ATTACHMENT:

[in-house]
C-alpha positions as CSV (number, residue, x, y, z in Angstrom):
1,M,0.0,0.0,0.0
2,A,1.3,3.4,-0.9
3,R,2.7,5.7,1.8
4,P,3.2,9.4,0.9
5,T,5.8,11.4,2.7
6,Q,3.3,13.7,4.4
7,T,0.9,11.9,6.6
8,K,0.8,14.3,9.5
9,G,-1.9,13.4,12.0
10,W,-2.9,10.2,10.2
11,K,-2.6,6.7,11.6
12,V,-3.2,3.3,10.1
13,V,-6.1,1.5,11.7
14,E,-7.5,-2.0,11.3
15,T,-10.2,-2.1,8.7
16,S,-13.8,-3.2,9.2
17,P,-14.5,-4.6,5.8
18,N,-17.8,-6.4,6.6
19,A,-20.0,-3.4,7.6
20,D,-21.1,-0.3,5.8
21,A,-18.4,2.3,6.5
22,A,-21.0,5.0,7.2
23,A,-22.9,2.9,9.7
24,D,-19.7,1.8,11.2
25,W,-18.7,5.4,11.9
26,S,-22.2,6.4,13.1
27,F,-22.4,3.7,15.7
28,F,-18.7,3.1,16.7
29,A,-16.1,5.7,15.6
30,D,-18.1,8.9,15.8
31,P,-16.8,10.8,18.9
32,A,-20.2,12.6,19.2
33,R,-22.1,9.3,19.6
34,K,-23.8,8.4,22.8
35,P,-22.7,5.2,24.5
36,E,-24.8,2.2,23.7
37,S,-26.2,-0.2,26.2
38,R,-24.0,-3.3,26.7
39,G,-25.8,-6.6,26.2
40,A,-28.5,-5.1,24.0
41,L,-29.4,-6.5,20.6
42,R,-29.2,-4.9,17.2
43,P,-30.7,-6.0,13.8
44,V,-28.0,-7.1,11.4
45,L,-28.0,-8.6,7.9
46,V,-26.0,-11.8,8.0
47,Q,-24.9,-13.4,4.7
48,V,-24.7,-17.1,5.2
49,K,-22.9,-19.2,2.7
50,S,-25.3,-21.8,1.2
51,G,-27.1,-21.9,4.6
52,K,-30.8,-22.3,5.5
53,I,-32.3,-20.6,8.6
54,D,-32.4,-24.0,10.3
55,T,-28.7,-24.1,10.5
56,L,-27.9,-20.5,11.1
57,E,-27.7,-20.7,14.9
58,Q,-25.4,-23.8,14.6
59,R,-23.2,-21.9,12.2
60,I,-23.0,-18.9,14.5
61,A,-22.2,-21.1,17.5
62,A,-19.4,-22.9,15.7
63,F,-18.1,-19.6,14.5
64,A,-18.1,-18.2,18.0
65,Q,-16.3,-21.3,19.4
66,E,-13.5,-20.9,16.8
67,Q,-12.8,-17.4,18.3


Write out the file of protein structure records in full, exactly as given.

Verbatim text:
[in-house]
C-alpha positions as CSV (number, residue, x, y, z in Angstrom):
1,M,0.0,0.0,0.0
2,A,1.3,3.4,-0.9
3,R,2.7,5.7,1.8
4,P,3.2,9.4,0.9
5,T,5.8,11.4,2.7
6,Q,3.3,13.7,4.4
7,T,0.9,11.9,6.6
8,K,0.8,14.3,9.5
9,G,-1.9,13.4,12.0
10,W,-2.9,10.2,10.2
11,K,-2.6,6.7,11.6
12,V,-3.2,3.3,10.1
13,V,-6.1,1.5,11.7
14,E,-7.5,-2.0,11.3
15,T,-10.2,-2.1,8.7
16,S,-13.8,-3.2,9.2
17,P,-14.5,-4.6,5.8
18,N,-17.8,-6.4,6.6
19,A,-20.0,-3.4,7.6
20,D,-21.1,-0.3,5.8
21,A,-18.4,2.3,6.5
22,A,-21.0,5.0,7.2
23,A,-22.9,2.9,9.7
24,D,-19.7,1.8,11.2
25,W,-18.7,5.4,11.9
26,S,-22.2,6.4,13.1
27,F,-22.4,3.7,15.7
28,F,-18.7,3.1,16.7
29,A,-16.1,5.7,15.6
30,D,-18.1,8.9,15.8
31,P,-16.8,10.8,18.9
32,A,-20.2,12.6,19.2
33,R,-22.1,9.3,19.6
34,K,-23.8,8.4,22.8
35,P,-22.7,5.2,24.5
36,E,-24.8,2.2,23.7
37,S,-26.2,-0.2,26.2
38,R,-24.0,-3.3,26.7
39,G,-25.8,-6.6,26.2
40,A,-28.5,-5.1,24.0
41,L,-29.4,-6.5,20.6
42,R,-29.2,-4.9,17.2
43,P,-30.7,-6.0,13.8
44,V,-28.0,-7.1,11.4
45,L,-28.0,-8.6,7.9
46,V,-26.0,-11.8,8.0
47,Q,-24.9,-13.4,4.7
48,V,-24.7,-17.1,5.2
49,K,-22.9,-19.2,2.7
50,S,-25.3,-21.8,1.2
51,G,-27.1,-21.9,4.6
52,K,-30.8,-22.3,5.5
53,I,-32.3,-20.6,8.6
54,D,-32.4,-24.0,10.3
55,T,-28.7,-24.1,10.5
56,L,-27.9,-20.5,11.1
57,E,-27.7,-20.7,14.9
58,Q,-25.4,-23.8,14.6
59,R,-23.2,-21.9,12.2
60,I,-23.0,-18.9,14.5
61,A,-22.2,-21.1,17.5
62,A,-19.4,-22.9,15.7
63,F,-18.1,-19.6,14.5
64,A,-18.1,-18.2,18.0
65,Q,-16.3,-21.3,19.4
66,E,-13.5,-20.9,16.8
67,Q,-12.8,-17.4,18.3